Wednesday, October 07, 2009

Has 'Jack the Ripper' Finally Been Identified?


telegraph.co.uk - Mei Trow used modern police forensic techniques, including psychological and geographical profiling, to identify Robert Mann, a morgue attendant, as the killer.

His theory, the result of two years intensive research, is explored in a Discovery Channel documentary, Jack the Ripper: Killer Revealed.

Trow's research is rooted in information from a 1988 FBI examination of the Ripper case, which had worked up a comprehensive criminal personality profile.

The portrait drawn up of Jack was as a white male from the lower social classes, most likely the product of a broken home.

It was also thought he would have had a menial job but with some anatomical knowledge, something like a butcher, mortuary or medical examiner's assistant or hospital attendant.

Because of prolonged periods without human interaction, Jack would also have been socially inept

It is known that Mann was from an extremely deprived background. His father was absent for much of his upbringing and he had spent some time as a child in a workhouse.

Trow said: "I wanted to go beyond the myth of a caped man with a top hat and knife, and get to the reality, and the reality is simply that Jack was an ordinary man."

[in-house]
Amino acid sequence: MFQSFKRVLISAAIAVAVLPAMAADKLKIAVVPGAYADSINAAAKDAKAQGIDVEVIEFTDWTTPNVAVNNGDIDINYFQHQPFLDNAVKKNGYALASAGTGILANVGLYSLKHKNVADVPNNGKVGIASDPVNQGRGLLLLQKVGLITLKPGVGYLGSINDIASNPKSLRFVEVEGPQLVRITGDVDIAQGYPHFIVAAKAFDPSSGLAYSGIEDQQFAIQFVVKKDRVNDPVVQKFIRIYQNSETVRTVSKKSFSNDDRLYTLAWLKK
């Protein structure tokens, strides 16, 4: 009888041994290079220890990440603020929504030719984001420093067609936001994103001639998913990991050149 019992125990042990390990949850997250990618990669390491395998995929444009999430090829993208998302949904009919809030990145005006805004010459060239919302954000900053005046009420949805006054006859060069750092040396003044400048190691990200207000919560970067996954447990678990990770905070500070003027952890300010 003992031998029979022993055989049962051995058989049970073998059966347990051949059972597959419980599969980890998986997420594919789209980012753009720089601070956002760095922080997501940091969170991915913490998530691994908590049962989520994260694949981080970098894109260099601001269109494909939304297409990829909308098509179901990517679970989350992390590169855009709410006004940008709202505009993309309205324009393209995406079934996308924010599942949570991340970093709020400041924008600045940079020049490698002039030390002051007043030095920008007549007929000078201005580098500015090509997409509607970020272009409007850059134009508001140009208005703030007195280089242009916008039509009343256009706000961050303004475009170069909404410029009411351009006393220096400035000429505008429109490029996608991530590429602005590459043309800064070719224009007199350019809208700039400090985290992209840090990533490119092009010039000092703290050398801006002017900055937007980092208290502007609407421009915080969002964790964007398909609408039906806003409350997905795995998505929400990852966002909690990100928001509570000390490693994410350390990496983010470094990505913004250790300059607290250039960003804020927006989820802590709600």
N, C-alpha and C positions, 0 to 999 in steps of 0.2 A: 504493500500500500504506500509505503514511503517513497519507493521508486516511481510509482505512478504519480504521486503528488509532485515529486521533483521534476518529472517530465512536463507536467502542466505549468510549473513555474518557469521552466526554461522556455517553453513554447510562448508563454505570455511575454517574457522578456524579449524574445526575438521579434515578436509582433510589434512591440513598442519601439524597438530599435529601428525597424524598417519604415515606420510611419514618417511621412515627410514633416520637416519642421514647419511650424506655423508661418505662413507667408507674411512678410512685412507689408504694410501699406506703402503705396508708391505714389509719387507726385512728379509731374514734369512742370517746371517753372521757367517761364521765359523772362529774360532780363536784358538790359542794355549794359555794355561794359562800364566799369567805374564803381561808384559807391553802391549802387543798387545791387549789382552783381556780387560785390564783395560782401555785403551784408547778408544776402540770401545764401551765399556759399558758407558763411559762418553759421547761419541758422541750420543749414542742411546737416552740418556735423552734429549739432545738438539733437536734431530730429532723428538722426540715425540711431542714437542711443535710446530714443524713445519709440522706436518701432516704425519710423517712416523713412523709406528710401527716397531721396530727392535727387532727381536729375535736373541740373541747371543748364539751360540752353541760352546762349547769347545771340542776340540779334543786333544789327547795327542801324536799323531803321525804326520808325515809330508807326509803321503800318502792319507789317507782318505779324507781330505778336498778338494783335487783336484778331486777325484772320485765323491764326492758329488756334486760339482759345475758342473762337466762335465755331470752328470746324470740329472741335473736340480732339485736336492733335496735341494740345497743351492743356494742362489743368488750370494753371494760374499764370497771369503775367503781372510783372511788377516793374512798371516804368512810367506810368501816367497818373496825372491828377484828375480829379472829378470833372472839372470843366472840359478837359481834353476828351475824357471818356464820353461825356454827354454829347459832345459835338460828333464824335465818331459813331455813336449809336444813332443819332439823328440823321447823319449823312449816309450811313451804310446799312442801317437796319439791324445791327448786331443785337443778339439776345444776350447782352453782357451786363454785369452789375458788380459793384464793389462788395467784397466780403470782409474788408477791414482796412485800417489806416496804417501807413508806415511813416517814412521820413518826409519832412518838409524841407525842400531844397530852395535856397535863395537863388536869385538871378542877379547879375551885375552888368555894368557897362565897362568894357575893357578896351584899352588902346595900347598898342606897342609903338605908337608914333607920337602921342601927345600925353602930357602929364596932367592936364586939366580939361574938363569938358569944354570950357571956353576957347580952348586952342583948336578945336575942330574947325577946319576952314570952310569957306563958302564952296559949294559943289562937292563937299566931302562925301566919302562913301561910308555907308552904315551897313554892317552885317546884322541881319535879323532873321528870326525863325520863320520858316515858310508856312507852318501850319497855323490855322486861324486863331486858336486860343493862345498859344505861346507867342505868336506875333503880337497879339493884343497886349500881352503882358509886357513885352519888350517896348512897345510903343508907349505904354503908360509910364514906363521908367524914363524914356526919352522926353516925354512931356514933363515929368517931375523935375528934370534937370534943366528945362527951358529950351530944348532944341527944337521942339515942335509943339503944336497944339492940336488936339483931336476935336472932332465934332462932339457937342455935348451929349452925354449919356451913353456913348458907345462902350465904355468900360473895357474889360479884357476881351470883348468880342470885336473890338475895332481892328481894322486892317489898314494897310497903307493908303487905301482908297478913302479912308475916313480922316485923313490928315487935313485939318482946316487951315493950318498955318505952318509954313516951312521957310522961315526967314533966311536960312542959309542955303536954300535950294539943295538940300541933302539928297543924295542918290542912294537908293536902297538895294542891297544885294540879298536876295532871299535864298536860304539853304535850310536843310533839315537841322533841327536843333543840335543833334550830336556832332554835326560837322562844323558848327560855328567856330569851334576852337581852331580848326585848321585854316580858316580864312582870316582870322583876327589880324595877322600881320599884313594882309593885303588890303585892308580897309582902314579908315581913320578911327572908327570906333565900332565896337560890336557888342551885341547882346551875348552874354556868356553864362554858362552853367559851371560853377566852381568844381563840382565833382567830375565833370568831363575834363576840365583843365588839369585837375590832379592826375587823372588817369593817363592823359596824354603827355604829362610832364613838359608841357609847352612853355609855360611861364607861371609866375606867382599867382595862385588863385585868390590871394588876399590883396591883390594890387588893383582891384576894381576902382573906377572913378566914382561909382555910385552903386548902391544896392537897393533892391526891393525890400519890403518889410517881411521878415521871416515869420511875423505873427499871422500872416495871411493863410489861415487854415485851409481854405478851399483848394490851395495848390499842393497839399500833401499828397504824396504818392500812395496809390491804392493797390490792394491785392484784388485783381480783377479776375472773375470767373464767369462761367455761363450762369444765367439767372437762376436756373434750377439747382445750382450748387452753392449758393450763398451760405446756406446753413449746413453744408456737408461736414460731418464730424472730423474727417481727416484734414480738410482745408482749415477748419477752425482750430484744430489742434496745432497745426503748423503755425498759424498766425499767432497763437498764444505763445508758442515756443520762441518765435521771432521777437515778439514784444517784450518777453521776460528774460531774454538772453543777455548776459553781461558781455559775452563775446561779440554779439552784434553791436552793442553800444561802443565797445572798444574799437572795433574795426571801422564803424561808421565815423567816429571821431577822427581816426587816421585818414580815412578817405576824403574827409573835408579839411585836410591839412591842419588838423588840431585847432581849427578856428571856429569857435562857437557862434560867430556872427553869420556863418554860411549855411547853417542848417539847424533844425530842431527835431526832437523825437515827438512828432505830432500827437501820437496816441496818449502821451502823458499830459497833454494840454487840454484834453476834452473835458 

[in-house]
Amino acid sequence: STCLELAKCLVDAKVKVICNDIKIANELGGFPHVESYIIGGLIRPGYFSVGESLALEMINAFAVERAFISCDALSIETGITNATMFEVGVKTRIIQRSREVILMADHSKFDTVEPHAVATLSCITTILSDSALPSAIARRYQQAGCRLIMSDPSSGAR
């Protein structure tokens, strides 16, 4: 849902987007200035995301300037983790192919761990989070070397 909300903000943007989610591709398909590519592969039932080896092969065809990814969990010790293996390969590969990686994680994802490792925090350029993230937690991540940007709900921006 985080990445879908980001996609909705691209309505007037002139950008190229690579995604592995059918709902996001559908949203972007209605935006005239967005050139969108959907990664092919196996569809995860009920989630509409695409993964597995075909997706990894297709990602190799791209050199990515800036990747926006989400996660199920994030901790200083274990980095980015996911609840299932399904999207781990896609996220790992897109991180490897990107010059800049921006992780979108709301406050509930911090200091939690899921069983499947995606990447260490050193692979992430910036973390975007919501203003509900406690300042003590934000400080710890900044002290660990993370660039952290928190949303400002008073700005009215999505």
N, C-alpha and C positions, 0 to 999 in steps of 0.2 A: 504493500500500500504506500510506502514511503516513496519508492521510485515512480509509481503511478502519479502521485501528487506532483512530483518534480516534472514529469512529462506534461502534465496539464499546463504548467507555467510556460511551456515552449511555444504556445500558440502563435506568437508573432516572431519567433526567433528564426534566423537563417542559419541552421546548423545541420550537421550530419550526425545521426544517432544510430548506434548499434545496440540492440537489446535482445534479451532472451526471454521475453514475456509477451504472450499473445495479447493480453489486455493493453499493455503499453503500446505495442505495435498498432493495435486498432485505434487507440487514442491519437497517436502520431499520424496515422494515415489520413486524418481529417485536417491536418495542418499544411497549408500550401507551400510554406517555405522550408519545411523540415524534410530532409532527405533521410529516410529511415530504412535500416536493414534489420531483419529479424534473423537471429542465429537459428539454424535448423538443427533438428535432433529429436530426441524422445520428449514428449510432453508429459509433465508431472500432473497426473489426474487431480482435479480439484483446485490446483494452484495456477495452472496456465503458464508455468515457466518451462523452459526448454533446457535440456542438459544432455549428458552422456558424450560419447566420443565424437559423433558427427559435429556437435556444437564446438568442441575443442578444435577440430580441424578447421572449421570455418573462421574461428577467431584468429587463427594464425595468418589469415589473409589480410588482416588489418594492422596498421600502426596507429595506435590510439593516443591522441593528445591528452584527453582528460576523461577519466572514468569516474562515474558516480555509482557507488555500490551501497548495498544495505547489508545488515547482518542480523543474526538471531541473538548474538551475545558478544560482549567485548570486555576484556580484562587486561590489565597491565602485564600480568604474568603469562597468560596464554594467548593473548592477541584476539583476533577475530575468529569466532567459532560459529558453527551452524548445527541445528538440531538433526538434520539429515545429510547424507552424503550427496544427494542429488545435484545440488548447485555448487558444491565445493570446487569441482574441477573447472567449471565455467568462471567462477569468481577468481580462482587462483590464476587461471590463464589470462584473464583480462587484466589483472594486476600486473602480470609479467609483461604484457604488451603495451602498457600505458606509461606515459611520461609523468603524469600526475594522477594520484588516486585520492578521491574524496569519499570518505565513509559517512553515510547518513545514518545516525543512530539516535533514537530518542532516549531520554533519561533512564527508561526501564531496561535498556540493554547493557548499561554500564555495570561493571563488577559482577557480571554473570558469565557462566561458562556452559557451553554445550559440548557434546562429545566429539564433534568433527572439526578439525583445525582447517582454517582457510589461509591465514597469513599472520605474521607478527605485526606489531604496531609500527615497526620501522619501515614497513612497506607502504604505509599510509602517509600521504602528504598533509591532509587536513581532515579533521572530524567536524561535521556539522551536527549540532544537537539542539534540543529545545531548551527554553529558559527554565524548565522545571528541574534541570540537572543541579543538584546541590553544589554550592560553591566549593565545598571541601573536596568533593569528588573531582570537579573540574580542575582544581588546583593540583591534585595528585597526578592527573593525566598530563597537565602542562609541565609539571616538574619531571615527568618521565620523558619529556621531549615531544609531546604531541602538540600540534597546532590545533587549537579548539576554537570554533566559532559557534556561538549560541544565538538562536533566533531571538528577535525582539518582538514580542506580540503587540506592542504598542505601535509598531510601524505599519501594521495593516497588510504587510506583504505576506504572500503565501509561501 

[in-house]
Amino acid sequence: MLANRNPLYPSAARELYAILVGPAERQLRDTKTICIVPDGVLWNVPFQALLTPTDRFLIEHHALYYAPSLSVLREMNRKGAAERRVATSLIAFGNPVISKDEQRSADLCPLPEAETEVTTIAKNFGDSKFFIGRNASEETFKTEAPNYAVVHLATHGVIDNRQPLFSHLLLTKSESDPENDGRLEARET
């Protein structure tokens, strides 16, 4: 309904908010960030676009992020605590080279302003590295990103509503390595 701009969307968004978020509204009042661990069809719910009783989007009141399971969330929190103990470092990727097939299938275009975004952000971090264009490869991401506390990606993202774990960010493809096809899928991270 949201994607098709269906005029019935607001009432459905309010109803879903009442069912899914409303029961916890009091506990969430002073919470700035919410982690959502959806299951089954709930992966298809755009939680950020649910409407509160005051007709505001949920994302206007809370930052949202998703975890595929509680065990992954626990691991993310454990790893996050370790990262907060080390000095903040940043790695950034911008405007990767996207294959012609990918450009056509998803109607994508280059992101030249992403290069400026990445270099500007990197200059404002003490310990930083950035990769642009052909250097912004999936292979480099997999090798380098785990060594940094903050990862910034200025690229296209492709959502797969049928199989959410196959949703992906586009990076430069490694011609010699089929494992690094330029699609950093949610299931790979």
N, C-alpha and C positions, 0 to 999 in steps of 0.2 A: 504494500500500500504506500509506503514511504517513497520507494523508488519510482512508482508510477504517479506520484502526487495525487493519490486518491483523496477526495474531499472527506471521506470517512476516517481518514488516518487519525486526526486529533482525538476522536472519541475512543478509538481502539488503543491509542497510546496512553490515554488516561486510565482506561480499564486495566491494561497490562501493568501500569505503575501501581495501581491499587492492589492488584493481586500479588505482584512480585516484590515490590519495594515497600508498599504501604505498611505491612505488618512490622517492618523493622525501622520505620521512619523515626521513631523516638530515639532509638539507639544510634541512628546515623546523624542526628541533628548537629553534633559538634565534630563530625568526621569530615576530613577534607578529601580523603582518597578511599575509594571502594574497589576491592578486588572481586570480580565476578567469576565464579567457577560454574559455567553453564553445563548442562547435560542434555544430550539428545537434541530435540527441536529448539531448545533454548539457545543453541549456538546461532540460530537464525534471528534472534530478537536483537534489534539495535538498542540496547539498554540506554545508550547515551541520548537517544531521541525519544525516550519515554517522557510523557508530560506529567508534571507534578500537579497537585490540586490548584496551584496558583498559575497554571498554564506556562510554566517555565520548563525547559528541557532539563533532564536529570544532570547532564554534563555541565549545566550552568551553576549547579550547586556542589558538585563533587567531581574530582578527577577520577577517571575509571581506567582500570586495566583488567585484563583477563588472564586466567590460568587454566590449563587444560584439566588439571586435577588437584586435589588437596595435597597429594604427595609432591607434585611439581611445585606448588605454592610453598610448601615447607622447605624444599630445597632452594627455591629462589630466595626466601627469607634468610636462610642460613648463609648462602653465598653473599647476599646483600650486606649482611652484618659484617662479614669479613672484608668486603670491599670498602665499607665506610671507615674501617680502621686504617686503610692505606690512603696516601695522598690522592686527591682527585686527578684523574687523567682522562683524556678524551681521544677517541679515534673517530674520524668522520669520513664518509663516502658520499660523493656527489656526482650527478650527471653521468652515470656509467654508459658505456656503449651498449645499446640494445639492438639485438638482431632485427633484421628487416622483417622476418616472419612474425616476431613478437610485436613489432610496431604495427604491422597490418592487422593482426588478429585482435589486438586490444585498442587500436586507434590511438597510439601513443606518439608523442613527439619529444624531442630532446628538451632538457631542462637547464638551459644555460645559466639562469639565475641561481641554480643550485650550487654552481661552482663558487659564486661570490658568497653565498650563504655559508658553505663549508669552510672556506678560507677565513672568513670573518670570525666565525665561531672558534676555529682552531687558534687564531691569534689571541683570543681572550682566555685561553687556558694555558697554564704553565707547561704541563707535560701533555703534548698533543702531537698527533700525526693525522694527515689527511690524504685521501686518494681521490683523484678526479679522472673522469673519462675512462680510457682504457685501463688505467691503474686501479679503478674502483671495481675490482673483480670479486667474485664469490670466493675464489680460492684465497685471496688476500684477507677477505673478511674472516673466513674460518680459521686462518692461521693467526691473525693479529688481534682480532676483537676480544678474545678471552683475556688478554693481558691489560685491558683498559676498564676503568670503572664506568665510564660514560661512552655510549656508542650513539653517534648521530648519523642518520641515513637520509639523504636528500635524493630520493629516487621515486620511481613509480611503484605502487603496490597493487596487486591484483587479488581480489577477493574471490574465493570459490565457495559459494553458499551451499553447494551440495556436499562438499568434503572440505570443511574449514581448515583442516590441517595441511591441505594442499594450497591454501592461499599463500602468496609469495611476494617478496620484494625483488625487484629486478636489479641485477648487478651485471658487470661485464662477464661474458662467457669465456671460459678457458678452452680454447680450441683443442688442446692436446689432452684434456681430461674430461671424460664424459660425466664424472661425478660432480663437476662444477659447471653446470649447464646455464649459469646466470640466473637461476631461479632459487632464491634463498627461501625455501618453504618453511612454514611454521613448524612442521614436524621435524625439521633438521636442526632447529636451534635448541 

Trow makes another startling conjecture, that the Ripper killed another two women.

He believes Martha Tabram, found with 39 stab wounds to her body in Gunthorpe Street, was the first of Jack's victims, and Alice Mackenzie, brutally murdered eight months after the confirmed five killings, was his last.

The two women, along with Polly Nichols and Annie Chapman, would have been delivered to the Whitechapel mortuary in which Robert Mann worked.

After the killing of Polly Nichols, Jack's first recognised victim, Mann unlocked the mortuary for the police so they could examine the body and as such, was called as a witness in her inquest to help establish the cause of death.

Most damningly, he undressed Polly's body with his assistant, despite being under strict instructions from Inspector Spratling to not touch the body, and Trow suspects that this was an opportunity to admire his handiwork.